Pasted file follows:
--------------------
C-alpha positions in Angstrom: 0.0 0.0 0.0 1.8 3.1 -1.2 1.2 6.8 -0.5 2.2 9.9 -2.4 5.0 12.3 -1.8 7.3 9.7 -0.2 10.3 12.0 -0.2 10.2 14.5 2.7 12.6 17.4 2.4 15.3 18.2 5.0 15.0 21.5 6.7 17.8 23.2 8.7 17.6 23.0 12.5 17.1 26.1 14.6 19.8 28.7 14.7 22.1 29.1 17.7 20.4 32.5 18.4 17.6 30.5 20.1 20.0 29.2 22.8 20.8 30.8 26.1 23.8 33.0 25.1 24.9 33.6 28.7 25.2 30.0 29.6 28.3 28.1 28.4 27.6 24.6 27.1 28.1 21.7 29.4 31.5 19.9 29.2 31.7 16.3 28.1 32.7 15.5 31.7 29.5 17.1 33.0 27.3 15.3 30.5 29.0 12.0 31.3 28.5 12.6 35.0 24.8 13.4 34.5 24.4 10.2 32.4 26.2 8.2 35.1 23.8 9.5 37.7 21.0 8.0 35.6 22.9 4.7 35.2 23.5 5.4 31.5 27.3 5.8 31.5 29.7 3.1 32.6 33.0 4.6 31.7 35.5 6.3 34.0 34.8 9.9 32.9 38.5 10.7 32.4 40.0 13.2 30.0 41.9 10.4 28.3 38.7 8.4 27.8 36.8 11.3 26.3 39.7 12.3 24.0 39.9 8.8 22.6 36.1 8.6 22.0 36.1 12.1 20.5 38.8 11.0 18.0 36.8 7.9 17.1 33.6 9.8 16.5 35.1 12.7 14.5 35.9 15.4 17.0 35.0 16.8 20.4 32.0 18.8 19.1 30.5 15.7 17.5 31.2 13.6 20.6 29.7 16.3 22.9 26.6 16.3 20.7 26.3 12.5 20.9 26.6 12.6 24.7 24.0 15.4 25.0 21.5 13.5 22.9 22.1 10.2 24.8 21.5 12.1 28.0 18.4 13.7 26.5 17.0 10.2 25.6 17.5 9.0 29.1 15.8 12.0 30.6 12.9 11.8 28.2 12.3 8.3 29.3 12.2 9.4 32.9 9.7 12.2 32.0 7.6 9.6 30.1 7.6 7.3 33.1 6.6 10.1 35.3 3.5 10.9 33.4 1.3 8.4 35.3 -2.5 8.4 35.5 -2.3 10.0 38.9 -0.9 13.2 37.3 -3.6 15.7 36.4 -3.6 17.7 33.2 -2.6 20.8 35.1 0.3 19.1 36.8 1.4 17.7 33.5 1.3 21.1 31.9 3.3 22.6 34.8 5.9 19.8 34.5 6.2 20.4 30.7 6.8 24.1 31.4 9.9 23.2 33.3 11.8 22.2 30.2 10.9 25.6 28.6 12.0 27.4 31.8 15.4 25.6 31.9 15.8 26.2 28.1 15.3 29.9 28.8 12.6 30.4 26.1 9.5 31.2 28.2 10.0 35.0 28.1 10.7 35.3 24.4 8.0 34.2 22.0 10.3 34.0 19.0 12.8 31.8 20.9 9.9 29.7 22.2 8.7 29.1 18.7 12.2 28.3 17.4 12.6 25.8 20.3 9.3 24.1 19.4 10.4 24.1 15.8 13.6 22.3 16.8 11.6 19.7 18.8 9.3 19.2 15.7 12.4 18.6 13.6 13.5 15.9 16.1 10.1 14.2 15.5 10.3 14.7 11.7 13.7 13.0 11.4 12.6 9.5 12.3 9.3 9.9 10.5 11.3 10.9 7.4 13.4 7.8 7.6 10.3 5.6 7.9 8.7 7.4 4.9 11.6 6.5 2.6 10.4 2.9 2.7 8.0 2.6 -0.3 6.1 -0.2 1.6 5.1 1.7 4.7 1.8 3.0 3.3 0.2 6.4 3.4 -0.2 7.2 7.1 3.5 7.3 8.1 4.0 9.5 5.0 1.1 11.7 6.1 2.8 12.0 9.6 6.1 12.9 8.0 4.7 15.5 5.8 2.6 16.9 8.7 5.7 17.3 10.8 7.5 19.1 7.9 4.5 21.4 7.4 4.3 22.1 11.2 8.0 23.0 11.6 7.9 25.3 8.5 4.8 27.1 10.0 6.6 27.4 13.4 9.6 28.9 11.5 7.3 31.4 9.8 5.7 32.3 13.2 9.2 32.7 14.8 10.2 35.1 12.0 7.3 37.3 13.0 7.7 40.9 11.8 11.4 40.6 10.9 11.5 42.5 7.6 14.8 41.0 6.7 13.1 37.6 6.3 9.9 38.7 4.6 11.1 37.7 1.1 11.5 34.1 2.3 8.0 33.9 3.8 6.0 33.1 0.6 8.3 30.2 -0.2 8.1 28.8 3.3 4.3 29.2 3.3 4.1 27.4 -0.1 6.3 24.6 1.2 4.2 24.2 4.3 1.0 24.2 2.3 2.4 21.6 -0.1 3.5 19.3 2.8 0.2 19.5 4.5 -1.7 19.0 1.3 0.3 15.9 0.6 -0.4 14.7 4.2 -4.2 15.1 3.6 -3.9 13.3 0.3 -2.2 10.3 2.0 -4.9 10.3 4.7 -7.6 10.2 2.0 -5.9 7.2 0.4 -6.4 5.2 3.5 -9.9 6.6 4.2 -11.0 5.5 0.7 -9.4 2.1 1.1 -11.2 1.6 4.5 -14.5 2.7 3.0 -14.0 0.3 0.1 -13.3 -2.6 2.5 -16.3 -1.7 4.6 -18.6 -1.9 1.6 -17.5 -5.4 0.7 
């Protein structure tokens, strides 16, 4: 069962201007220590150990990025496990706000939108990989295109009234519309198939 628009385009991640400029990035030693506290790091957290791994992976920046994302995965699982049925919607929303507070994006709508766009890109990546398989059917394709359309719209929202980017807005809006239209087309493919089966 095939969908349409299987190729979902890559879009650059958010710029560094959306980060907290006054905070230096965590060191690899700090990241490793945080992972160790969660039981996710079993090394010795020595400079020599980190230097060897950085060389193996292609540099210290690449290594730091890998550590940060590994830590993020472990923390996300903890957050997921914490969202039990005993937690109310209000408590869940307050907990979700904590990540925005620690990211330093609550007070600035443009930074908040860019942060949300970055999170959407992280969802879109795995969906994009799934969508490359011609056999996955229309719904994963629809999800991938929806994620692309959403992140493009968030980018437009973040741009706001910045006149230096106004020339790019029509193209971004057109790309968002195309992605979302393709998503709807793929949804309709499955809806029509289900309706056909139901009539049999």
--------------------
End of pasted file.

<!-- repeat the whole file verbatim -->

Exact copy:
C-alpha positions in Angstrom: 0.0 0.0 0.0 1.8 3.1 -1.2 1.2 6.8 -0.5 2.2 9.9 -2.4 5.0 12.3 -1.8 7.3 9.7 -0.2 10.3 12.0 -0.2 10.2 14.5 2.7 12.6 17.4 2.4 15.3 18.2 5.0 15.0 21.5 6.7 17.8 23.2 8.7 17.6 23.0 12.5 17.1 26.1 14.6 19.8 28.7 14.7 22.1 29.1 17.7 20.4 32.5 18.4 17.6 30.5 20.1 20.0 29.2 22.8 20.8 30.8 26.1 23.8 33.0 25.1 24.9 33.6 28.7 25.2 30.0 29.6 28.3 28.1 28.4 27.6 24.6 27.1 28.1 21.7 29.4 31.5 19.9 29.2 31.7 16.3 28.1 32.7 15.5 31.7 29.5 17.1 33.0 27.3 15.3 30.5 29.0 12.0 31.3 28.5 12.6 35.0 24.8 13.4 34.5 24.4 10.2 32.4 26.2 8.2 35.1 23.8 9.5 37.7 21.0 8.0 35.6 22.9 4.7 35.2 23.5 5.4 31.5 27.3 5.8 31.5 29.7 3.1 32.6 33.0 4.6 31.7 35.5 6.3 34.0 34.8 9.9 32.9 38.5 10.7 32.4 40.0 13.2 30.0 41.9 10.4 28.3 38.7 8.4 27.8 36.8 11.3 26.3 39.7 12.3 24.0 39.9 8.8 22.6 36.1 8.6 22.0 36.1 12.1 20.5 38.8 11.0 18.0 36.8 7.9 17.1 33.6 9.8 16.5 35.1 12.7 14.5 35.9 15.4 17.0 35.0 16.8 20.4 32.0 18.8 19.1 30.5 15.7 17.5 31.2 13.6 20.6 29.7 16.3 22.9 26.6 16.3 20.7 26.3 12.5 20.9 26.6 12.6 24.7 24.0 15.4 25.0 21.5 13.5 22.9 22.1 10.2 24.8 21.5 12.1 28.0 18.4 13.7 26.5 17.0 10.2 25.6 17.5 9.0 29.1 15.8 12.0 30.6 12.9 11.8 28.2 12.3 8.3 29.3 12.2 9.4 32.9 9.7 12.2 32.0 7.6 9.6 30.1 7.6 7.3 33.1 6.6 10.1 35.3 3.5 10.9 33.4 1.3 8.4 35.3 -2.5 8.4 35.5 -2.3 10.0 38.9 -0.9 13.2 37.3 -3.6 15.7 36.4 -3.6 17.7 33.2 -2.6 20.8 35.1 0.3 19.1 36.8 1.4 17.7 33.5 1.3 21.1 31.9 3.3 22.6 34.8 5.9 19.8 34.5 6.2 20.4 30.7 6.8 24.1 31.4 9.9 23.2 33.3 11.8 22.2 30.2 10.9 25.6 28.6 12.0 27.4 31.8 15.4 25.6 31.9 15.8 26.2 28.1 15.3 29.9 28.8 12.6 30.4 26.1 9.5 31.2 28.2 10.0 35.0 28.1 10.7 35.3 24.4 8.0 34.2 22.0 10.3 34.0 19.0 12.8 31.8 20.9 9.9 29.7 22.2 8.7 29.1 18.7 12.2 28.3 17.4 12.6 25.8 20.3 9.3 24.1 19.4 10.4 24.1 15.8 13.6 22.3 16.8 11.6 19.7 18.8 9.3 19.2 15.7 12.4 18.6 13.6 13.5 15.9 16.1 10.1 14.2 15.5 10.3 14.7 11.7 13.7 13.0 11.4 12.6 9.5 12.3 9.3 9.9 10.5 11.3 10.9 7.4 13.4 7.8 7.6 10.3 5.6 7.9 8.7 7.4 4.9 11.6 6.5 2.6 10.4 2.9 2.7 8.0 2.6 -0.3 6.1 -0.2 1.6 5.1 1.7 4.7 1.8 3.0 3.3 0.2 6.4 3.4 -0.2 7.2 7.1 3.5 7.3 8.1 4.0 9.5 5.0 1.1 11.7 6.1 2.8 12.0 9.6 6.1 12.9 8.0 4.7 15.5 5.8 2.6 16.9 8.7 5.7 17.3 10.8 7.5 19.1 7.9 4.5 21.4 7.4 4.3 22.1 11.2 8.0 23.0 11.6 7.9 25.3 8.5 4.8 27.1 10.0 6.6 27.4 13.4 9.6 28.9 11.5 7.3 31.4 9.8 5.7 32.3 13.2 9.2 32.7 14.8 10.2 35.1 12.0 7.3 37.3 13.0 7.7 40.9 11.8 11.4 40.6 10.9 11.5 42.5 7.6 14.8 41.0 6.7 13.1 37.6 6.3 9.9 38.7 4.6 11.1 37.7 1.1 11.5 34.1 2.3 8.0 33.9 3.8 6.0 33.1 0.6 8.3 30.2 -0.2 8.1 28.8 3.3 4.3 29.2 3.3 4.1 27.4 -0.1 6.3 24.6 1.2 4.2 24.2 4.3 1.0 24.2 2.3 2.4 21.6 -0.1 3.5 19.3 2.8 0.2 19.5 4.5 -1.7 19.0 1.3 0.3 15.9 0.6 -0.4 14.7 4.2 -4.2 15.1 3.6 -3.9 13.3 0.3 -2.2 10.3 2.0 -4.9 10.3 4.7 -7.6 10.2 2.0 -5.9 7.2 0.4 -6.4 5.2 3.5 -9.9 6.6 4.2 -11.0 5.5 0.7 -9.4 2.1 1.1 -11.2 1.6 4.5 -14.5 2.7 3.0 -14.0 0.3 0.1 -13.3 -2.6 2.5 -16.3 -1.7 4.6 -18.6 -1.9 1.6 -17.5 -5.4 0.7 
């Protein structure tokens, strides 16, 4: 069962201007220590150990990025496990706000939108990989295109009234519309198939 628009385009991640400029990035030693506290790091957290791994992976920046994302995965699982049925919607929303507070994006709508766009890109990546398989059917394709359309719209929202980017807005809006239209087309493919089966 095939969908349409299987190729979902890559879009650059958010710029560094959306980060907290006054905070230096965590060191690899700090990241490793945080992972160790969660039981996710079993090394010795020595400079020599980190230097060897950085060389193996292609540099210290690449290594730091890998550590940060590994830590993020472990923390996300903890957050997921914490969202039990005993937690109310209000408590869940307050907990979700904590990540925005620690990211330093609550007070600035443009930074908040860019942060949300970055999170959407992280969802879109795995969906994009799934969508490359011609056999996955229309719904994963629809999800991938929806994620692309959403992140493009968030980018437009973040741009706001910045006149230096106004020339790019029509193209971004057109790309968002195309992605979302393709998503709807793929949804309709499955809806029509289900309706056909139901009539049999």